Tuesday, September 17, 2013

Cream of Carrot Soup with Ginger Sugar

While this gorgeous winter soup is excellent served hot, it’s also one of my hot-weather favorites served chilled. I often find carrot soups made with orange juice 
The cream in this excellent soup comes
from its puréed carrots and onions 

a little bland, but the Ginger Sugar topper on this soup elevates it to a level that I can only describe as sublime (Reader applause: “Thenk yew … thenk yew ver’ mush!” - NP). My recipe follows at the end of this post. I’m a big fan of garnishing, particularly for special occasions. Garnishing is the finishing touch - the final flourish that makes a dish look “special.” 

This soup provides a good example of that. Well in advance of serving, pipe and chill unsweetened whipping cream rosettes to decorate the soup’s centre. Over and around that, add a light flurry of Ginger Sugar. Around the rosette, sprinkle chives snipped in ¼-in. lengths for a pop of color. Your beautifully garnished soup is now on a par with those served in fine restaurants! 

Cream of Carrot Soup with Ginger Sugar:

1 tbsp. butter or margarine
1 tbsp. olive oil
1 large, sweet onion, coarsely chopped
5 or 6 large carrots, peeled and chopped 
1 tbsp. ginger purée (see Note)
4 c. chicken or vegetable stock
1 cup orange juice
Sea salt and freshly ground pepper, to taste

Melt butter and olive oil in large, heavy skillet over medium-high heat. Add onions and carrots and sauté, stirring constantly, 4-to-5 min. Stir in ginger purée, continuing to stir 2 min. longer to combine flavors. Add stock and orange juice. Bring to a boil and immediately reduce heat to simmer. Simmer, covered, about 20 min. or until carrots are tender. Cool to room temperature.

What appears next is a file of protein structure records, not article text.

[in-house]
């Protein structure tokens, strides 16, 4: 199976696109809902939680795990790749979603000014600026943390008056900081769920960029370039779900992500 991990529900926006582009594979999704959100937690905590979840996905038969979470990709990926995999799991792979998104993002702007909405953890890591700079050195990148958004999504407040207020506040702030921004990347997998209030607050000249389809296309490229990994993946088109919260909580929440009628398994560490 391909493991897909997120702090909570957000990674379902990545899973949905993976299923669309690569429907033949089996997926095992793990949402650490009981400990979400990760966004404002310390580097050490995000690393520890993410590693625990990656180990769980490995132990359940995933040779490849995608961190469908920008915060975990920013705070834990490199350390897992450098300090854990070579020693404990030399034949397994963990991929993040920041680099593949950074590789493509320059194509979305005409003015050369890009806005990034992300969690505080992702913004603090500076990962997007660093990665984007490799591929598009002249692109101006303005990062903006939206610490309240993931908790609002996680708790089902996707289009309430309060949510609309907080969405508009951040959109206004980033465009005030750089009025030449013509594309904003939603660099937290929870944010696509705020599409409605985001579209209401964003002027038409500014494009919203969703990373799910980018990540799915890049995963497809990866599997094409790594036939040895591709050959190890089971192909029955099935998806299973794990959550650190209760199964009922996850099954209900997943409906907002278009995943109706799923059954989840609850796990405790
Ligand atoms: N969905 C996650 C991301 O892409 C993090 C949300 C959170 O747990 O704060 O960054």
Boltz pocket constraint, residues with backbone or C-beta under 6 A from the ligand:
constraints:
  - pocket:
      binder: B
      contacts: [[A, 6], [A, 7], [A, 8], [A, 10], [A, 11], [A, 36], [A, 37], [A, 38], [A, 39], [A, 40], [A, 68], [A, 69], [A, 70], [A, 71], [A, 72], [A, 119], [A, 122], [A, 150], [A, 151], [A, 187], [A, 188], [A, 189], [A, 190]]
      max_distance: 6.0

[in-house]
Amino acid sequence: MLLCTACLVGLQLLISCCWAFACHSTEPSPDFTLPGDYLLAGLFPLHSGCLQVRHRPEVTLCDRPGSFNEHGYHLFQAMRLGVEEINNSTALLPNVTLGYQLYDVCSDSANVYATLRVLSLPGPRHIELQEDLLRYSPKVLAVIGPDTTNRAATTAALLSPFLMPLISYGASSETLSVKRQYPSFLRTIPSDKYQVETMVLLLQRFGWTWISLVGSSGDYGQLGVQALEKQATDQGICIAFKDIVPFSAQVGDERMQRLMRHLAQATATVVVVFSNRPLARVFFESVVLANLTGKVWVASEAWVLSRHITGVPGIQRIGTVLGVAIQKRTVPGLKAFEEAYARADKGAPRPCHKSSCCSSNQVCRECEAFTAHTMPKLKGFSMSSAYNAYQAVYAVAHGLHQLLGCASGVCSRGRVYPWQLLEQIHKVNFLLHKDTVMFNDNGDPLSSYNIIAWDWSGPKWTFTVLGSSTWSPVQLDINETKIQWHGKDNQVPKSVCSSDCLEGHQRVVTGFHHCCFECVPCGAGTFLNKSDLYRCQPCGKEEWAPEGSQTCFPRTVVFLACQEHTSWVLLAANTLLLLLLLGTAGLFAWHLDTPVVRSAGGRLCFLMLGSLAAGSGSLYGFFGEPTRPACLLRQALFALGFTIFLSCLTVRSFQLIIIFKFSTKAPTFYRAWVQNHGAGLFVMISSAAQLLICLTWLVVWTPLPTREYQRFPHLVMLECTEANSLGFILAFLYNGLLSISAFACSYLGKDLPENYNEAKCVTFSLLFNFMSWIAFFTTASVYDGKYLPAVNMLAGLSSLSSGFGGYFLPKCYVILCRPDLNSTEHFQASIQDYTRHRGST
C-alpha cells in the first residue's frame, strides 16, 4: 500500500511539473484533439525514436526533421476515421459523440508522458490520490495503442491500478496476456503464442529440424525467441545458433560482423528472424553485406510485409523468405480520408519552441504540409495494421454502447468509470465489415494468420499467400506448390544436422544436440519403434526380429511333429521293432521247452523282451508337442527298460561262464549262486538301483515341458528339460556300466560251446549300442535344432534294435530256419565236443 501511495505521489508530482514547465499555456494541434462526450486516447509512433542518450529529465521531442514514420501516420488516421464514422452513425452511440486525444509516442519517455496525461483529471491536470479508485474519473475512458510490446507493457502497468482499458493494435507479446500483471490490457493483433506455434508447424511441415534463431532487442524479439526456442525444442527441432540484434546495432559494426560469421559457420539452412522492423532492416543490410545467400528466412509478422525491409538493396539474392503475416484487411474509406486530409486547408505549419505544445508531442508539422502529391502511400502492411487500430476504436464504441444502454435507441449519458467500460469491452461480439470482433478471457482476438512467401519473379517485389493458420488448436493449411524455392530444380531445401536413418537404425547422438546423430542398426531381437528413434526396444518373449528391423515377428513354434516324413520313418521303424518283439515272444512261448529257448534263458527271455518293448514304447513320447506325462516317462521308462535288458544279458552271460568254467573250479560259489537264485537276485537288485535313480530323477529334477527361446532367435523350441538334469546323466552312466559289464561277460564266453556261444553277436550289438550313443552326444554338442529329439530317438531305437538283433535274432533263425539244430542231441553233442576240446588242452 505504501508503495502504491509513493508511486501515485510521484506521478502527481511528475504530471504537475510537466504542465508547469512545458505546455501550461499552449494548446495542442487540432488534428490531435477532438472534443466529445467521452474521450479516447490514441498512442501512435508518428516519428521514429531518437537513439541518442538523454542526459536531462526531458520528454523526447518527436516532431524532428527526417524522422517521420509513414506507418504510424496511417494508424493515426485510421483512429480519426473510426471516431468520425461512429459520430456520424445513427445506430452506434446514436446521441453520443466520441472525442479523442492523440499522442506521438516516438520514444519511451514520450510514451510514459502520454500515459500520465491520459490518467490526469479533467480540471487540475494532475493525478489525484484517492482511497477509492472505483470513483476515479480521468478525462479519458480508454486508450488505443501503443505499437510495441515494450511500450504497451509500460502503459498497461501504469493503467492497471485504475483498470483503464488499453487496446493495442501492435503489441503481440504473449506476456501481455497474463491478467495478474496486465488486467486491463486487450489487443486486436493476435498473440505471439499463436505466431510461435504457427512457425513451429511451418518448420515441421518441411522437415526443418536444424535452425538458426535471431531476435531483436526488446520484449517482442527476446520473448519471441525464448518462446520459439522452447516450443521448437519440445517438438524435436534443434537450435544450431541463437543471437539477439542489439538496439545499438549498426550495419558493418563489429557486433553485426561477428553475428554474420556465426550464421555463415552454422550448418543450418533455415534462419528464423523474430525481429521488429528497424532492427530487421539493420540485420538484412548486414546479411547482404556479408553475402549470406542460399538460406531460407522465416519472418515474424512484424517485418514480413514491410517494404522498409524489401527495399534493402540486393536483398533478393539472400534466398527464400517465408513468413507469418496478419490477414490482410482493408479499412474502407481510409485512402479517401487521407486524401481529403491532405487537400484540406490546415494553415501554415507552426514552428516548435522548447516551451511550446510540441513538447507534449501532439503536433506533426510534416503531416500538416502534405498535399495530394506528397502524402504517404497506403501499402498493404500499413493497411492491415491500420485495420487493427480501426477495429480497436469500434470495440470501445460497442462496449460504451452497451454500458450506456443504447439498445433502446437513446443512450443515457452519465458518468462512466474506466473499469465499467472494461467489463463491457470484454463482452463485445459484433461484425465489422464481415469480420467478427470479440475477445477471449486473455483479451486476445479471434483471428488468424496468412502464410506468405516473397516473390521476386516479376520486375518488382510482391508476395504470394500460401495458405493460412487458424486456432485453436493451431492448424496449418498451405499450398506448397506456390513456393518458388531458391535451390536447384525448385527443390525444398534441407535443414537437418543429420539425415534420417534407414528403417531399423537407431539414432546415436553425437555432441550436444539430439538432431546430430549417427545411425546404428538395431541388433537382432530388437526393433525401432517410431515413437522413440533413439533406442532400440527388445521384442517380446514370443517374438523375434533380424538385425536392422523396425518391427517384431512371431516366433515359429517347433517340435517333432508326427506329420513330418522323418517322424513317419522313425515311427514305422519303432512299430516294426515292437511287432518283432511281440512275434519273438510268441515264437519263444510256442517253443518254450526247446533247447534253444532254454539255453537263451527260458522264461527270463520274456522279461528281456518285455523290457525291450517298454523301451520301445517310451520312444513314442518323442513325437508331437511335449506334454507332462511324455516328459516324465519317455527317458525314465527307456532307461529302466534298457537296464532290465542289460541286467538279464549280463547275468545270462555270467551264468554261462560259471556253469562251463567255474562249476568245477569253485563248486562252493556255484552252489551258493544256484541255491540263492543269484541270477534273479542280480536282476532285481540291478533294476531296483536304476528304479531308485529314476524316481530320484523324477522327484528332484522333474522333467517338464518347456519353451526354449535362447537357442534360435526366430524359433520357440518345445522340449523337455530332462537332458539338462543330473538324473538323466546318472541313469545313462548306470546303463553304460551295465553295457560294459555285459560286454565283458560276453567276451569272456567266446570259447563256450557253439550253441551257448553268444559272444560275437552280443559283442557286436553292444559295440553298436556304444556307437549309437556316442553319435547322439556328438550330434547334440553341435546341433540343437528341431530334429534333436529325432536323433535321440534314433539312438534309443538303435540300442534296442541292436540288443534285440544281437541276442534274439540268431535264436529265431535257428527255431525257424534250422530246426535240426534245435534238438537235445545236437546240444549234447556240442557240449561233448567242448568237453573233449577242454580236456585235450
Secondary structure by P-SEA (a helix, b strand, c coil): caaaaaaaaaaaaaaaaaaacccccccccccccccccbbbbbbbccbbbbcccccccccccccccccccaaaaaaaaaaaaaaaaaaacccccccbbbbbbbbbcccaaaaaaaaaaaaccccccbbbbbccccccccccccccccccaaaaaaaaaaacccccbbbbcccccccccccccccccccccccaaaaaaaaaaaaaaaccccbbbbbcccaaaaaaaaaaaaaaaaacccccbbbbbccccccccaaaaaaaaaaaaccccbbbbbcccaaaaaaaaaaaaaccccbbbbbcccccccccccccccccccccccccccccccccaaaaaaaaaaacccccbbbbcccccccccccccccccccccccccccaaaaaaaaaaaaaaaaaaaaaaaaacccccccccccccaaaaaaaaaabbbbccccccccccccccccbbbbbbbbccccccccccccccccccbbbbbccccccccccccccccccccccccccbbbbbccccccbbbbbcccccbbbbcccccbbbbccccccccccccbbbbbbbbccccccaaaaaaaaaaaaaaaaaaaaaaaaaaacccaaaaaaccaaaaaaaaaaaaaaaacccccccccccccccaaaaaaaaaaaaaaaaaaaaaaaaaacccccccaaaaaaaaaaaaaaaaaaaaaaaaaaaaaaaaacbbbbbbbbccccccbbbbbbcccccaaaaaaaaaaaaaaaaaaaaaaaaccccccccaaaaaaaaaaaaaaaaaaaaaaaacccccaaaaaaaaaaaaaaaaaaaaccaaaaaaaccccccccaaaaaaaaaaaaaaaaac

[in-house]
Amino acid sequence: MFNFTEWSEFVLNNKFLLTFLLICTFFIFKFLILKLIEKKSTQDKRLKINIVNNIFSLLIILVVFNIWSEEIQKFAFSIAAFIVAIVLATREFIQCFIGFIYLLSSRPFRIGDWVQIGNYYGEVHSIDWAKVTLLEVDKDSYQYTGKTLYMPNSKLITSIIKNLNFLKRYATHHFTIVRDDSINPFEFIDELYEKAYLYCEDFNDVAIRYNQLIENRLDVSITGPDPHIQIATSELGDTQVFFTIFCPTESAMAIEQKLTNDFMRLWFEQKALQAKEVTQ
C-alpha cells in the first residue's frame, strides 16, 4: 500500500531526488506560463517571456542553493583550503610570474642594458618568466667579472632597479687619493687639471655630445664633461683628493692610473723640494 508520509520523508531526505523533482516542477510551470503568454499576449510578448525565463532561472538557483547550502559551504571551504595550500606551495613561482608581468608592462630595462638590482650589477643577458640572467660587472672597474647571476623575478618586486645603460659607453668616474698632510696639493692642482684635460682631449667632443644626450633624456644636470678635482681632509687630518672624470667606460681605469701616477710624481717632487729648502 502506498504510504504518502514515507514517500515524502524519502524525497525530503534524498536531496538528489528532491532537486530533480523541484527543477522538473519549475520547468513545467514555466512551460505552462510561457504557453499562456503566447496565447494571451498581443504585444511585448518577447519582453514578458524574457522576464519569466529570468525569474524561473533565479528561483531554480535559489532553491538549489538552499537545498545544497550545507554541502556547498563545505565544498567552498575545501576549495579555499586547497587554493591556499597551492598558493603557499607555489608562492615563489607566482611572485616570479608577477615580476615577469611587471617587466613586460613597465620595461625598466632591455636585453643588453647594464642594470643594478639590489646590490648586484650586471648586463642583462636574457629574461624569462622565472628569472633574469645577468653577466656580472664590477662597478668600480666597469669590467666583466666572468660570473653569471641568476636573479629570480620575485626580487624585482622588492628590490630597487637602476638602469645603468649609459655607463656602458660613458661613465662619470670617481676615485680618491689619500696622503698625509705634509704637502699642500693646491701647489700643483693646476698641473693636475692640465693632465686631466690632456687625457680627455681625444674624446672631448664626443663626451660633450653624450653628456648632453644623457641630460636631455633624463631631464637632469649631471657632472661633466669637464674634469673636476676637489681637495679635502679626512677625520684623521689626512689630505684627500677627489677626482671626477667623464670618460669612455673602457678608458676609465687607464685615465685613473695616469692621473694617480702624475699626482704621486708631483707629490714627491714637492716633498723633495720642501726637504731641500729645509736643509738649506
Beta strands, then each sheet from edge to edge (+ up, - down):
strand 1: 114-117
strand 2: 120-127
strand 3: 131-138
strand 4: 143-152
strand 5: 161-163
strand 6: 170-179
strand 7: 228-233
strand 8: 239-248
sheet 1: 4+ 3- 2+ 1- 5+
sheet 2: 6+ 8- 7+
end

Working in batches, pureé mixture on highest speed of blender, transferring puréed mixture to large container. Repeat process, puréeing a second time until even the smallest lump is gone. Season to taste. To serve hot, reheat over low heat and serve at once. Alternately, refrigerate until thoroughly chilled, serving in chilled bowls with the garnish below. Serves 4-to-6.

To Garnish:

Decorate each bowl with unsweetened whipped cream rosettes, fresh chives snipped into ¼-in. lengths, and Ginger Sugar, all made ahead as needed. Pass a small bowl of additional Ginger Sugar at the table.

Ginger Sugar:

½ c. raw (“turbinado”) sugar
2 tsp. ginger purée (see Note)

The day before serving, combine sugar and ginger purée to ensure purée is well distributed. Mixture will be moist. Spread to dry at least 6 hr. on parchment or wax paper, stirring occasionally. Fully dry mixture will form hard granules. Place in zippered plastic bag. Seal, crushing granules with heavy rolling pin. Immediately transfer to small, uncovered bowl, allowing to dry further. Sugar is now ready for use.

Note: You’ll find ginger purée in the produce department of major supermarkets adjacent to such other conveniences as garlic purée, for example. If you don’t see it, ask your grocer to get some! You can make this soup and its Ginger Sugar accompaniment with slivers of fresh, peeled ginger, but I find the purée a more exact measurement, as well as being more convenient. 

Cook carrots and onions in butter and olive oil; add ginger purée

Simmer until tender, about 20 min. Blenderize in small batches

Use peeled slivers of fresh ginger or ginger purée

Allow Ginger Sugar to dry several hours before use

Further Note: Make your own 
ginger purée!
All together now: WOW!
Peel and finely chop fresh ginger, blenderizing it with enough water to make a paste; a small amount of ginger may require only a few drops. 
An electric coffee grinder used exclusively for spices is the best and easiest way to blenderize a small amount of fresh ginger. And here’s a tip that - once tried - you’ll never forget! The best and easiest way to peel fresh ginger is with the side of a small, sturdy spoon. You’ll easily scrape away a thin layer of skin (the ginger’s - not yours) without cutting away more than you want, and wasting some of the ginger

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